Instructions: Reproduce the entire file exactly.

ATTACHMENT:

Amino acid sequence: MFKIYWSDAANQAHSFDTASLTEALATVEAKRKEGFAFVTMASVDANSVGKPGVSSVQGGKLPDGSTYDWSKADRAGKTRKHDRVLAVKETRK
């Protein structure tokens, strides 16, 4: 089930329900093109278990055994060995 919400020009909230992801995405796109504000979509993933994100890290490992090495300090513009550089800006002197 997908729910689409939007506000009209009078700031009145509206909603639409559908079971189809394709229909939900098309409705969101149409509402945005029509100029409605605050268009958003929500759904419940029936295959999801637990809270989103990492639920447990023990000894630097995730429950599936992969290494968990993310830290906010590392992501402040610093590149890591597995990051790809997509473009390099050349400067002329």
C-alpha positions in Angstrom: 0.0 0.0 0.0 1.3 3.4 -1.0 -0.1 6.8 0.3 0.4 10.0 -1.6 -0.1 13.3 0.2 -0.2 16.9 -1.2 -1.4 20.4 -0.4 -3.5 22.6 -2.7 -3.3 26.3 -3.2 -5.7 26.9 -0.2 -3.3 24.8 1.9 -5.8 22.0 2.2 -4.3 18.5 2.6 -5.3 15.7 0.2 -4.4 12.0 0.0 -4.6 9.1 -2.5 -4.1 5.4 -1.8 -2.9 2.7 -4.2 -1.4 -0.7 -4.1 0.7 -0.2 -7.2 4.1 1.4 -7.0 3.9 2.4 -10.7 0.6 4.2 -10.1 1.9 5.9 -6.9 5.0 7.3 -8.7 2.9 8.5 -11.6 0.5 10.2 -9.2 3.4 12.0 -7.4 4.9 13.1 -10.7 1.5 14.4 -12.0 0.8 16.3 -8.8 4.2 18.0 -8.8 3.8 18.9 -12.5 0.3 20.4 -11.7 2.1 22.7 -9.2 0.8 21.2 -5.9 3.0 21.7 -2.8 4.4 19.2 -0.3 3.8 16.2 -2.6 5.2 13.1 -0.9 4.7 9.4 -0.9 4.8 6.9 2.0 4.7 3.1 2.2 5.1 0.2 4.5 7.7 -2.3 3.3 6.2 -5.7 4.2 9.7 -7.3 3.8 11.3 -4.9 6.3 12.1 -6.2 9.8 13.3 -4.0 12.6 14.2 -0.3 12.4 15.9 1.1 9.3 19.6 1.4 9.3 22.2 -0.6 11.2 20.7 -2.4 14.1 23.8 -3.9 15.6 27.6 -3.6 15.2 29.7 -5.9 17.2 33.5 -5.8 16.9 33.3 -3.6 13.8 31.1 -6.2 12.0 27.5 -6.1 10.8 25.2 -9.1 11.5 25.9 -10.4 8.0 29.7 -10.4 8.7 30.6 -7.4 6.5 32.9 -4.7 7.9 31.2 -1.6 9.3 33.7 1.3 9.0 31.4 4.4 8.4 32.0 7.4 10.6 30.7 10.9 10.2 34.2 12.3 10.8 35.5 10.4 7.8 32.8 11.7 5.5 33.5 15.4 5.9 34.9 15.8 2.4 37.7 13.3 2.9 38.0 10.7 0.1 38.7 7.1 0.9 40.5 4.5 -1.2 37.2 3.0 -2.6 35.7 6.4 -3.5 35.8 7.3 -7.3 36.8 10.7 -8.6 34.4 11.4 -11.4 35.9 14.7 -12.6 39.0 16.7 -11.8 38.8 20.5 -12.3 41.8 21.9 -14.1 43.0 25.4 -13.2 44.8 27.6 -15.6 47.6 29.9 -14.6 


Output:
Amino acid sequence: MFKIYWSDAANQAHSFDTASLTEALATVEAKRKEGFAFVTMASVDANSVGKPGVSSVQGGKLPDGSTYDWSKADRAGKTRKHDRVLAVKETRK
């Protein structure tokens, strides 16, 4: 089930329900093109278990055994060995 919400020009909230992801995405796109504000979509993933994100890290490992090495300090513009550089800006002197 997908729910689409939007506000009209009078700031009145509206909603639409559908079971189809394709229909939900098309409705969101149409509402945005029509100029409605605050268009958003929500759904419940029936295959999801637990809270989103990492639920447990023990000894630097995730429950599936992969290494968990993310830290906010590392992501402040610093590149890591597995990051790809997509473009390099050349400067002329």
C-alpha positions in Angstrom: 0.0 0.0 0.0 1.3 3.4 -1.0 -0.1 6.8 0.3 0.4 10.0 -1.6 -0.1 13.3 0.2 -0.2 16.9 -1.2 -1.4 20.4 -0.4 -3.5 22.6 -2.7 -3.3 26.3 -3.2 -5.7 26.9 -0.2 -3.3 24.8 1.9 -5.8 22.0 2.2 -4.3 18.5 2.6 -5.3 15.7 0.2 -4.4 12.0 0.0 -4.6 9.1 -2.5 -4.1 5.4 -1.8 -2.9 2.7 -4.2 -1.4 -0.7 -4.1 0.7 -0.2 -7.2 4.1 1.4 -7.0 3.9 2.4 -10.7 0.6 4.2 -10.1 1.9 5.9 -6.9 5.0 7.3 -8.7 2.9 8.5 -11.6 0.5 10.2 -9.2 3.4 12.0 -7.4 4.9 13.1 -10.7 1.5 14.4 -12.0 0.8 16.3 -8.8 4.2 18.0 -8.8 3.8 18.9 -12.5 0.3 20.4 -11.7 2.1 22.7 -9.2 0.8 21.2 -5.9 3.0 21.7 -2.8 4.4 19.2 -0.3 3.8 16.2 -2.6 5.2 13.1 -0.9 4.7 9.4 -0.9 4.8 6.9 2.0 4.7 3.1 2.2 5.1 0.2 4.5 7.7 -2.3 3.3 6.2 -5.7 4.2 9.7 -7.3 3.8 11.3 -4.9 6.3 12.1 -6.2 9.8 13.3 -4.0 12.6 14.2 -0.3 12.4 15.9 1.1 9.3 19.6 1.4 9.3 22.2 -0.6 11.2 20.7 -2.4 14.1 23.8 -3.9 15.6 27.6 -3.6 15.2 29.7 -5.9 17.2 33.5 -5.8 16.9 33.3 -3.6 13.8 31.1 -6.2 12.0 27.5 -6.1 10.8 25.2 -9.1 11.5 25.9 -10.4 8.0 29.7 -10.4 8.7 30.6 -7.4 6.5 32.9 -4.7 7.9 31.2 -1.6 9.3 33.7 1.3 9.0 31.4 4.4 8.4 32.0 7.4 10.6 30.7 10.9 10.2 34.2 12.3 10.8 35.5 10.4 7.8 32.8 11.7 5.5 33.5 15.4 5.9 34.9 15.8 2.4 37.7 13.3 2.9 38.0 10.7 0.1 38.7 7.1 0.9 40.5 4.5 -1.2 37.2 3.0 -2.6 35.7 6.4 -3.5 35.8 7.3 -7.3 36.8 10.7 -8.6 34.4 11.4 -11.4 35.9 14.7 -12.6 39.0 16.7 -11.8 38.8 20.5 -12.3 41.8 21.9 -14.1 43.0 25.4 -13.2 44.8 27.6 -15.6 47.6 29.9 -14.6 